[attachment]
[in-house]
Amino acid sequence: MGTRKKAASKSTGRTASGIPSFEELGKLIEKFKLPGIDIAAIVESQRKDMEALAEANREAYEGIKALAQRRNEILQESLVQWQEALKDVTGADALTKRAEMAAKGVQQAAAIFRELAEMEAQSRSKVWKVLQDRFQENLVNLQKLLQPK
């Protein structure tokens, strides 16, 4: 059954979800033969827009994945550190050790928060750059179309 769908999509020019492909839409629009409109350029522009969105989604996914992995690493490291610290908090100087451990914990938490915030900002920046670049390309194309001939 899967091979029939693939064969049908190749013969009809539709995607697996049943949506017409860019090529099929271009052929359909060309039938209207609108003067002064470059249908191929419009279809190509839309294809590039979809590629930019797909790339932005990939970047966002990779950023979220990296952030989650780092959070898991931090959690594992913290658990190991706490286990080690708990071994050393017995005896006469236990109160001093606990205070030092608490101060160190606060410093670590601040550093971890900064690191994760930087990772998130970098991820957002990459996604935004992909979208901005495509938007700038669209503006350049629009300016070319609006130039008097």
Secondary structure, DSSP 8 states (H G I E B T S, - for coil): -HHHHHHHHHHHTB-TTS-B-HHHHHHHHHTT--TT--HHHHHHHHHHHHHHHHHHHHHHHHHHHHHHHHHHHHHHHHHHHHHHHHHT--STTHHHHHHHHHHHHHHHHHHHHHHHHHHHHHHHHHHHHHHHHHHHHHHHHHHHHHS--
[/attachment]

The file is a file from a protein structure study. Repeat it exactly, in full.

[in-house]
Amino acid sequence: MGTRKKAASKSTGRTASGIPSFEELGKLIEKFKLPGIDIAAIVESQRKDMEALAEANREAYEGIKALAQRRNEILQESLVQWQEALKDVTGADALTKRAEMAAKGVQQAAAIFRELAEMEAQSRSKVWKVLQDRFQENLVNLQKLLQPK
């Protein structure tokens, strides 16, 4: 059954979800033969827009994945550190050790928060750059179309 769908999509020019492909839409629009409109350029522009969105989604996914992995690493490291610290908090100087451990914990938490915030900002920046670049390309194309001939 899967091979029939693939064969049908190749013969009809539709995607697996049943949506017409860019090529099929271009052929359909060309039938209207609108003067002064470059249908191929419009279809190509839309294809590039979809590629930019797909790339932005990939970047966002990779950023979220990296952030989650780092959070898991931090959690594992913290658990190991706490286990080690708990071994050393017995005896006469236990109160001093606990205070030092608490101060160190606060410093670590601040550093971890900064690191994760930087990772998130970098991820957002990459996604935004992909979208901005495509938007700038669209503006350049629009300016070319609006130039008097």
Secondary structure, DSSP 8 states (H G I E B T S, - for coil): -HHHHHHHHHHHTB-TTS-B-HHHHHHHHHTT--TT--HHHHHHHHHHHHHHHHHHHHHHHHHHHHHHHHHHHHHHHHHHHHHHHHHT--STTHHHHHHHHHHHHHHHHHHHHHHHHHHHHHHHHHHHHHHHHHHHHHHHHHHHHHS--